rate increases for providers and development of a comprehensive child welfare
information system
• Expanded child care assistance eligibility through the Child Care Assistance Program at
DHS, providing quality care to an additional 10,000 children. The threshold increases
from 185 percent to 200 percent of the Federal Poverty Level (FPL), starting in October
2019. Once in the program, families will be allowed to remain eligible up to 225 percent
FPL.
• Includes an additional $6 million to Public Health to fund new lead screening cases tied
to changes in the actionable levels of lead present in blood.
• Provides $20.6 million to Veterans’ Affairs to open the Chicago Veterans’ Home in the
spring of 2020 and $230 million in funding to build a new Quincy Veterans’ Home.
• Includes $65.5 million for the Community Care Program (CCP) at the Department on
Aging to address growth and service use and to improve quality care for seniors
• Includes $107 million to DHS ensure rates for Developmental Disability, Child Care,
Home Services and other community-based service providers are increased
• Includes $29 million to DHS for grants to community providers statewide to encourage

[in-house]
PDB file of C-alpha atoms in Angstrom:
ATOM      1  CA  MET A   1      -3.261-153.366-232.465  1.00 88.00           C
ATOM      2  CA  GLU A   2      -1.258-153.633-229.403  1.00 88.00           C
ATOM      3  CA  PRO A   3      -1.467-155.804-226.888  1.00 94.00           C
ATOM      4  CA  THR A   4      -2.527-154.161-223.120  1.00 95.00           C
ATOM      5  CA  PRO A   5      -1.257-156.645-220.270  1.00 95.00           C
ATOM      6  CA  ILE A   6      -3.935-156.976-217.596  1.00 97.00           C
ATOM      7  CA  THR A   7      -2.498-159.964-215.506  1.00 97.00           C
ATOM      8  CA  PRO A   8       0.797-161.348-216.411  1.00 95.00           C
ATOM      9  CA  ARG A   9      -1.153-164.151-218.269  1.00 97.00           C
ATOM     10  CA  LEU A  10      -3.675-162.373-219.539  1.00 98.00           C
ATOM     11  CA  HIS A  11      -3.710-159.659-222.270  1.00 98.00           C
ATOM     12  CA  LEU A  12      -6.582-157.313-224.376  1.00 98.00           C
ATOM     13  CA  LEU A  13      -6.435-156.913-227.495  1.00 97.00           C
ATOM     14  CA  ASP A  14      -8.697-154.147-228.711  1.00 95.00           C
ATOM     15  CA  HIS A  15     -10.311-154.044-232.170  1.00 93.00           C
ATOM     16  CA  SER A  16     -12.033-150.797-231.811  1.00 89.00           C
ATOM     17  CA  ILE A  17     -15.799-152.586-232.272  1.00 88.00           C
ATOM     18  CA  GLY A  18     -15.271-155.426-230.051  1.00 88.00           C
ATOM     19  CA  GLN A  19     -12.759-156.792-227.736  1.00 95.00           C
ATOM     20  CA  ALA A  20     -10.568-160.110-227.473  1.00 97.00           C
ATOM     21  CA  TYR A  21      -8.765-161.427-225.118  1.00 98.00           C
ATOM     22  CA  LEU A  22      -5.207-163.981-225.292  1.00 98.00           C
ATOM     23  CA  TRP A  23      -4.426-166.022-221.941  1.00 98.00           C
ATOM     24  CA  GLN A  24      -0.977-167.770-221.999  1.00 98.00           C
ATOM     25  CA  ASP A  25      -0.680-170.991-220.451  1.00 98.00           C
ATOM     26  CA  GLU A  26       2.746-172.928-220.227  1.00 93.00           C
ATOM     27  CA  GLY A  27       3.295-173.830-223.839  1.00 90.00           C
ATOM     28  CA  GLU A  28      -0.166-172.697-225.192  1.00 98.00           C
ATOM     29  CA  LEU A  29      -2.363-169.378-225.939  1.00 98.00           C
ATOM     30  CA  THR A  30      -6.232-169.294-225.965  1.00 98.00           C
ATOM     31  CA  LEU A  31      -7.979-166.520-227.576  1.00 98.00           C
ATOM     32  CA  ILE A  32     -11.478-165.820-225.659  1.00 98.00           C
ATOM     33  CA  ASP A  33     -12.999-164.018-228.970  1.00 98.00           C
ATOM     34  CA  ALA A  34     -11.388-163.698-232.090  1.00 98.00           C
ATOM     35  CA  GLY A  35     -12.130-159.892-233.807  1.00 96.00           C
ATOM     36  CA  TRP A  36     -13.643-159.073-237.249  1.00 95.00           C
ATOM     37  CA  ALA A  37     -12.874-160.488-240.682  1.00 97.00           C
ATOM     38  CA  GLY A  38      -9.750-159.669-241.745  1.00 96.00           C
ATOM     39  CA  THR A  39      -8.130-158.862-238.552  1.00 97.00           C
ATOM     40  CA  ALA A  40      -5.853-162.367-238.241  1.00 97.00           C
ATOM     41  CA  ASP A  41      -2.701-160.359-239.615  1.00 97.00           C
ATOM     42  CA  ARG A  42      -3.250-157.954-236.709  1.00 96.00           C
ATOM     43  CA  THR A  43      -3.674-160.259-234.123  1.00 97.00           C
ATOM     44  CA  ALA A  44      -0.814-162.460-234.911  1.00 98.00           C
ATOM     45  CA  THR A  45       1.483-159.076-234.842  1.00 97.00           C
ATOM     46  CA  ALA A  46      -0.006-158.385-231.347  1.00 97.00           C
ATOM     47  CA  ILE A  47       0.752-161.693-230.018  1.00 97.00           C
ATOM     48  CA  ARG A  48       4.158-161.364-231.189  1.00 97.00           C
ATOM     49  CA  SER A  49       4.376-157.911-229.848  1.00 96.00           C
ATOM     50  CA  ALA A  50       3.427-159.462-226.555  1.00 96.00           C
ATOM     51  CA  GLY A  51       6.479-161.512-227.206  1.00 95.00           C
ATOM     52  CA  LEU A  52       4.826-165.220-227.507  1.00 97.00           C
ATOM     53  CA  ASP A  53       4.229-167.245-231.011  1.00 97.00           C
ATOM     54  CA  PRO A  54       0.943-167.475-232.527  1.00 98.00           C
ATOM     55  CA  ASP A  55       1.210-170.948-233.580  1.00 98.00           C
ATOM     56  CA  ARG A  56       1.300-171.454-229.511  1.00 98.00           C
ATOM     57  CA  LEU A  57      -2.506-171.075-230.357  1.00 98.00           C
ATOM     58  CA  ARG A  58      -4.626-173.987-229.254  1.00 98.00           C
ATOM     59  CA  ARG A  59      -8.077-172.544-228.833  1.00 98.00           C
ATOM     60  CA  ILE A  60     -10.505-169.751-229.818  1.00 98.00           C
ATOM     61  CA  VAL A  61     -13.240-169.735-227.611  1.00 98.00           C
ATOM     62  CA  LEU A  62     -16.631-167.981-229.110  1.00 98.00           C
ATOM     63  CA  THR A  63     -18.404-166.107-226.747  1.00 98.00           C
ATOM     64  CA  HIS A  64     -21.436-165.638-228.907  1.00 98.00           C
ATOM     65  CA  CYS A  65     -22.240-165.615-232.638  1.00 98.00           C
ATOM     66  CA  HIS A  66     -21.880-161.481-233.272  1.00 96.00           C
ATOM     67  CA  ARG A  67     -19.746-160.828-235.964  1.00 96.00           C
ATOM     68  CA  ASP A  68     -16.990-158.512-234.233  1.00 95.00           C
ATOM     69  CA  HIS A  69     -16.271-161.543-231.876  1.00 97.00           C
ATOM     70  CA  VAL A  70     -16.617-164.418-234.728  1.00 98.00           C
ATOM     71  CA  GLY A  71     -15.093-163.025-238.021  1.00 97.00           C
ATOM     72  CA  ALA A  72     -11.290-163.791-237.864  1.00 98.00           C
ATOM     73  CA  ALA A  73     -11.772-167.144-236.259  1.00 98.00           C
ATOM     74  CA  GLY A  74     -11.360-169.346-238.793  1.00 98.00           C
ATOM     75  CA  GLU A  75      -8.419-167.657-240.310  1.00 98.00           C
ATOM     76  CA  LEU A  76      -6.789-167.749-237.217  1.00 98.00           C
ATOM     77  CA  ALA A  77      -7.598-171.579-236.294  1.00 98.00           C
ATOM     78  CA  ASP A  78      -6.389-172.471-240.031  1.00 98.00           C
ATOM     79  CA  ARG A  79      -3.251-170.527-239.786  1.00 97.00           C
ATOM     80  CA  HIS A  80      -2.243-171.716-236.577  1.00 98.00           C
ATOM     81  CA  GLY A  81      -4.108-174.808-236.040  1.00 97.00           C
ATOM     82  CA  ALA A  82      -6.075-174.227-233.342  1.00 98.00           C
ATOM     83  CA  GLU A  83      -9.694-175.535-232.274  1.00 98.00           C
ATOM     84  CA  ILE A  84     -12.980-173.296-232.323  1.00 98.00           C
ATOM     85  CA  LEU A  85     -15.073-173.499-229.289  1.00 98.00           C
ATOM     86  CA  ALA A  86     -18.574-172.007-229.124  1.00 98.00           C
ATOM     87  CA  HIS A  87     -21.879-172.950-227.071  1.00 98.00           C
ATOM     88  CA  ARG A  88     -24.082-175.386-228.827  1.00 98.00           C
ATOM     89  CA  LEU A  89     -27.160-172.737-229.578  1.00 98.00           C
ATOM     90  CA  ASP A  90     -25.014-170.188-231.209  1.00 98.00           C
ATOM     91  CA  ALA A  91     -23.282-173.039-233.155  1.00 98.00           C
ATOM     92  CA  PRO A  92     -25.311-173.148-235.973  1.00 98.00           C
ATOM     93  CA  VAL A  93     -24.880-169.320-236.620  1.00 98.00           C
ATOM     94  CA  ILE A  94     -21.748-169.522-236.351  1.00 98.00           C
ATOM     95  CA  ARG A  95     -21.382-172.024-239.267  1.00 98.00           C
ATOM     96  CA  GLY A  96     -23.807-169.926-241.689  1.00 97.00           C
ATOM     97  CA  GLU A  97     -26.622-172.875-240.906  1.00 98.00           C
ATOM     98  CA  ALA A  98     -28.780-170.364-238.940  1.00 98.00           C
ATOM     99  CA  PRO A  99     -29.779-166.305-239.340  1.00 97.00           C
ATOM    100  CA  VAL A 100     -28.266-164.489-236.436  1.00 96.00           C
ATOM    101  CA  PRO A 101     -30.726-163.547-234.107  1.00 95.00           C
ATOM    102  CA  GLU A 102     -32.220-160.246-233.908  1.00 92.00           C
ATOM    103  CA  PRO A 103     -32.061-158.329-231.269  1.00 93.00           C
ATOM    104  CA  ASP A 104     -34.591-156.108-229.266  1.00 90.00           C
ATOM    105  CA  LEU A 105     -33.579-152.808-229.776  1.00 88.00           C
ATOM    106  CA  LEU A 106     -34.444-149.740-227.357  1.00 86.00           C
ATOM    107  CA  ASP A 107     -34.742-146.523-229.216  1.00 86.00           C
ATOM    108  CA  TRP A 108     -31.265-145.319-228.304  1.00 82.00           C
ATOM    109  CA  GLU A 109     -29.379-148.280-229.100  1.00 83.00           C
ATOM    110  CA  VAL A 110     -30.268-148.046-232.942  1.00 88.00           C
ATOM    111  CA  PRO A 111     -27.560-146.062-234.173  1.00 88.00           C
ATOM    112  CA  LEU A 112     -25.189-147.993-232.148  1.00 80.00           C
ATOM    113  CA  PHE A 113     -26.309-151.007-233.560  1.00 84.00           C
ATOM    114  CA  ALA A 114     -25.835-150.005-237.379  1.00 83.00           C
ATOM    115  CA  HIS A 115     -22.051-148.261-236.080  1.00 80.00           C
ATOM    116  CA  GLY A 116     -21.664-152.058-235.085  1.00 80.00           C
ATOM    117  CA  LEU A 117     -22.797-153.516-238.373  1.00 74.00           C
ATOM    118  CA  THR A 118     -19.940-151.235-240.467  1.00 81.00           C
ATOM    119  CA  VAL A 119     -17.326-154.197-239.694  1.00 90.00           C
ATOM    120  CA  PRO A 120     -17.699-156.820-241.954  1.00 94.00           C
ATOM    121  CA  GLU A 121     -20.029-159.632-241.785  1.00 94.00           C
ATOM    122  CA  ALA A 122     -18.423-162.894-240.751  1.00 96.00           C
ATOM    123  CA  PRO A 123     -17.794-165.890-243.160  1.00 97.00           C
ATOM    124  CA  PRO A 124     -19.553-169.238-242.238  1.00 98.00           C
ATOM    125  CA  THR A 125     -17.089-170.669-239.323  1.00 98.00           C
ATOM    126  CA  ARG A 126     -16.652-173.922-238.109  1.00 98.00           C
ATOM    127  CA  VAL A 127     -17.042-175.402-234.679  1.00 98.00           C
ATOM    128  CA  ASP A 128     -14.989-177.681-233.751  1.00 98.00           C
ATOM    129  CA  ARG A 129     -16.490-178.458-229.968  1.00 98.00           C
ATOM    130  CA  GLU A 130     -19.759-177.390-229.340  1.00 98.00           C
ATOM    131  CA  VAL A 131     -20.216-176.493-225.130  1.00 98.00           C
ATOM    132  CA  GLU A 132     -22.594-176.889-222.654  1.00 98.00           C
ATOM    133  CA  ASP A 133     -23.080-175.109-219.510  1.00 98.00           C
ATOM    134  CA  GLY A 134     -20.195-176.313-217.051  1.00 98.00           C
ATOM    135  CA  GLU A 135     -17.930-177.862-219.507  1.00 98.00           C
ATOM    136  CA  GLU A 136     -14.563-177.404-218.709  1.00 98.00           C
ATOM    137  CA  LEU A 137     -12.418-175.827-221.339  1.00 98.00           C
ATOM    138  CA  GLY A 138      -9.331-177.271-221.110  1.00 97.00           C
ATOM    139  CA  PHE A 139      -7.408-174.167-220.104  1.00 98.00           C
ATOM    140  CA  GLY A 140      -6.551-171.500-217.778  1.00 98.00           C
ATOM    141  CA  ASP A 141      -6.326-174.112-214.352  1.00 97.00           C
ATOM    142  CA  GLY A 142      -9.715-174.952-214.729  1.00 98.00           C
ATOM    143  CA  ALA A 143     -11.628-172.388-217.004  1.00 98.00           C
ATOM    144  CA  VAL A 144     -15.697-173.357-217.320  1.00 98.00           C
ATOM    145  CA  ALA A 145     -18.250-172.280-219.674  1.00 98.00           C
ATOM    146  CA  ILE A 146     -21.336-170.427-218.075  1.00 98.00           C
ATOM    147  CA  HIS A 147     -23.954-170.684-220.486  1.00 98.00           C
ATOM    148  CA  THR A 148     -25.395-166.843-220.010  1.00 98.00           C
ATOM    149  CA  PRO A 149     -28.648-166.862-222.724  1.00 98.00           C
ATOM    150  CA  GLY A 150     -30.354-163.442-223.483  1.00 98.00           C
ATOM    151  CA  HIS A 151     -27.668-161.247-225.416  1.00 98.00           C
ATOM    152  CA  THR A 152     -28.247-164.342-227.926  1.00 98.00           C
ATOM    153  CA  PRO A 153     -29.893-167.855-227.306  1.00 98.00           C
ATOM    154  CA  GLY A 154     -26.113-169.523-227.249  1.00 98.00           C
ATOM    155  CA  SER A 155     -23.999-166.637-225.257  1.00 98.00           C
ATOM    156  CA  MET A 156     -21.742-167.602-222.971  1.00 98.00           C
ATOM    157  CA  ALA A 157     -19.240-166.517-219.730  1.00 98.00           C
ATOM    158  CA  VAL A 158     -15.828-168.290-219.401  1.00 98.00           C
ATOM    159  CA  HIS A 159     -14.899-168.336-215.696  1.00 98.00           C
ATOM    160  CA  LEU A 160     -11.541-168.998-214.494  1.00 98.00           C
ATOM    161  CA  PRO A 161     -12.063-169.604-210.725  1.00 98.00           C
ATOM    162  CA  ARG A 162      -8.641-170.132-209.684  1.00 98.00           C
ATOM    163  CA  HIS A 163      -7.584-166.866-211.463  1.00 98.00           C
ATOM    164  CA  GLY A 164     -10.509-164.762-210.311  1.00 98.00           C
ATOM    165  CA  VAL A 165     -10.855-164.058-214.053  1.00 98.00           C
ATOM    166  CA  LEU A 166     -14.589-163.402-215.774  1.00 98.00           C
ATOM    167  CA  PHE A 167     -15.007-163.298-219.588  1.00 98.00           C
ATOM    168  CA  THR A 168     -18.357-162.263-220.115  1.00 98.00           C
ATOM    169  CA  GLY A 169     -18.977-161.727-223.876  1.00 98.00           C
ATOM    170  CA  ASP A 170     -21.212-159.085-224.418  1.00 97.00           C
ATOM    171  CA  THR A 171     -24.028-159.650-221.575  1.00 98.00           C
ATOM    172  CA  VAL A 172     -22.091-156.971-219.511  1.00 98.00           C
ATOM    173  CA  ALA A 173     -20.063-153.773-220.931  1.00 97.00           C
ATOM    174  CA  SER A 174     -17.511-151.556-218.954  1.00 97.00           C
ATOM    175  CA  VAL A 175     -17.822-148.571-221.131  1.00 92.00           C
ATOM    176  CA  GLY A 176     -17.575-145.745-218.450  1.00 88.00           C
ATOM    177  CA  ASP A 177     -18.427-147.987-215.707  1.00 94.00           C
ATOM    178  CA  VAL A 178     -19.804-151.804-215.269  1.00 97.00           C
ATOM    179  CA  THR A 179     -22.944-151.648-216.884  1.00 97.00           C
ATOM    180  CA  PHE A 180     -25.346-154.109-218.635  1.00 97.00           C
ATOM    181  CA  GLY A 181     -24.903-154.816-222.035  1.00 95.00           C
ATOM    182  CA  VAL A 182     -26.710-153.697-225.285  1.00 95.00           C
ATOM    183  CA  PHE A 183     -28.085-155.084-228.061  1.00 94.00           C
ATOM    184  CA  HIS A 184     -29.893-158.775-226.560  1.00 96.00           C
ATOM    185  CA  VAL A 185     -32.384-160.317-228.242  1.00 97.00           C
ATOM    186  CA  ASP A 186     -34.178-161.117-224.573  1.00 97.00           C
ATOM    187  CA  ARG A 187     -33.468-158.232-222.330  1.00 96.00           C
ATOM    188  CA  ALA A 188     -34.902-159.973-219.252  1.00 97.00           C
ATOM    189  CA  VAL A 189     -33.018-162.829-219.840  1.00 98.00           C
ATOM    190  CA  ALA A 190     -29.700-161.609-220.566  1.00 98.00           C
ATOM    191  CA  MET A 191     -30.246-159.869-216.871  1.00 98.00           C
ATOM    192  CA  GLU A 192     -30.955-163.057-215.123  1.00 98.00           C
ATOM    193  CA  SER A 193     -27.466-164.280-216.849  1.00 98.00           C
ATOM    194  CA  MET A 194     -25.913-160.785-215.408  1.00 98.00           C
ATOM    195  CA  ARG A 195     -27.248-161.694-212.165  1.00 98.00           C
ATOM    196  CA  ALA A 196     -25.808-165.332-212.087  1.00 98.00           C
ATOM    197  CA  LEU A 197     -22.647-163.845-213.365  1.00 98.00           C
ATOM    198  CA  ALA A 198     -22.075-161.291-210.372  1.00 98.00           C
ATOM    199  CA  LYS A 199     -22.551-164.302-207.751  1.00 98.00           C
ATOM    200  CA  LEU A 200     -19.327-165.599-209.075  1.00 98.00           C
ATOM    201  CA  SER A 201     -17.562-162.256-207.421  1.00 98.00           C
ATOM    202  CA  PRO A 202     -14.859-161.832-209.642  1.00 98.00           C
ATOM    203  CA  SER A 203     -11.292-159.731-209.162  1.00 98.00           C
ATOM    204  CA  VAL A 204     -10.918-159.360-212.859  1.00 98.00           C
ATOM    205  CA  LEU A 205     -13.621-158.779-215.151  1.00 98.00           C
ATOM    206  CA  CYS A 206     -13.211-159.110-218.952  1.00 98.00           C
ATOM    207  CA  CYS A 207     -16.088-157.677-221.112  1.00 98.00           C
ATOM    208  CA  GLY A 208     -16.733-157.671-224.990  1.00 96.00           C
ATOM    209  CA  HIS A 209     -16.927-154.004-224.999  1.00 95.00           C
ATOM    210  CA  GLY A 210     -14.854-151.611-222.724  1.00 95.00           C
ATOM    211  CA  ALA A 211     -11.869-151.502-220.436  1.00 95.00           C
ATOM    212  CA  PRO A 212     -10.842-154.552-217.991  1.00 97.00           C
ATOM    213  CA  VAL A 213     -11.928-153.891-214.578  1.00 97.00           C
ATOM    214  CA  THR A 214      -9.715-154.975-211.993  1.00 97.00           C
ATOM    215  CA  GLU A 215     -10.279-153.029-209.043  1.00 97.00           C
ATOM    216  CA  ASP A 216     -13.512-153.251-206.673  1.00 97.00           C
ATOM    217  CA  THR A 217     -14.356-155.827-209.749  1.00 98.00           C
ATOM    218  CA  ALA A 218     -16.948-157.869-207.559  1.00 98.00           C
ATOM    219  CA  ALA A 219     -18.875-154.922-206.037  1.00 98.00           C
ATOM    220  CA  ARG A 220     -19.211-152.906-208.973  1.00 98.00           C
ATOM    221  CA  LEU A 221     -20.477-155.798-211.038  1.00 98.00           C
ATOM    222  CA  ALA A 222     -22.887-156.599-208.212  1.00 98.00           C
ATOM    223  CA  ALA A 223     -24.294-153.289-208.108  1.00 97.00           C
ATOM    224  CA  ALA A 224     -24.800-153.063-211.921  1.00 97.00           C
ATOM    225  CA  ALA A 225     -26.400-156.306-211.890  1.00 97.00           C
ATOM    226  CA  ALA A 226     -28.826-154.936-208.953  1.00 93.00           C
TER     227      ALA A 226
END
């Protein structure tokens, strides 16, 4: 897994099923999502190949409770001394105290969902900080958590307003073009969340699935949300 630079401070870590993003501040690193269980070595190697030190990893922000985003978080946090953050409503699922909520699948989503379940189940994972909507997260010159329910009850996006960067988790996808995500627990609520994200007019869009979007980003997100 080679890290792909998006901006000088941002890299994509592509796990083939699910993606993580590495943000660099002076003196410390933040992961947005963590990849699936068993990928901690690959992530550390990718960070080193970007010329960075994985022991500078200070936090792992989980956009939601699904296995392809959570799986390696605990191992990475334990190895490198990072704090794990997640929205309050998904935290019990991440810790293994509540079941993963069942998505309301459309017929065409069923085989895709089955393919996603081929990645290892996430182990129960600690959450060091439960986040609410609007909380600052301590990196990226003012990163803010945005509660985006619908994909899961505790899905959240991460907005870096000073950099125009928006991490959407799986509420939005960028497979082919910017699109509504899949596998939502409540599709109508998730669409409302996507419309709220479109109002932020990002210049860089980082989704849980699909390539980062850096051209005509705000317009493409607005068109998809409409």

census participation.

CRIMINAL JUSTICE AND PUBLIC SAFETY – KEEPING FAMILIES SAFE


• Funds two Illinois State Police cadet classes and a Conservation Police Officer Trainee
class
• Funds $5 million for newly enacted Firearm Dealer License Certification Program
operated through the State Police
• Increases operations funding by $6.5 million operations for a School Safety Tip Line and
20 new crime scene investigators
• Includes increased funding to the Lt. Governor associated with the Justice, Equity, and
Opportunity (JEO) Initiative to reform the criminal justice system

STRENGTHENING COMMUNITIES
• Includes appropriations necessary to enact the first year of legalization of adult use
cannabis – including regulatory costs, amounts needed for expungement cost
reimbursements, and grant programs
• Adds $55M in additional funding for the Supreme Court to move to a 100%
reimbursement for local probation officers
• Includes $10 million to DoIT for the administration of the Illinois Century Network and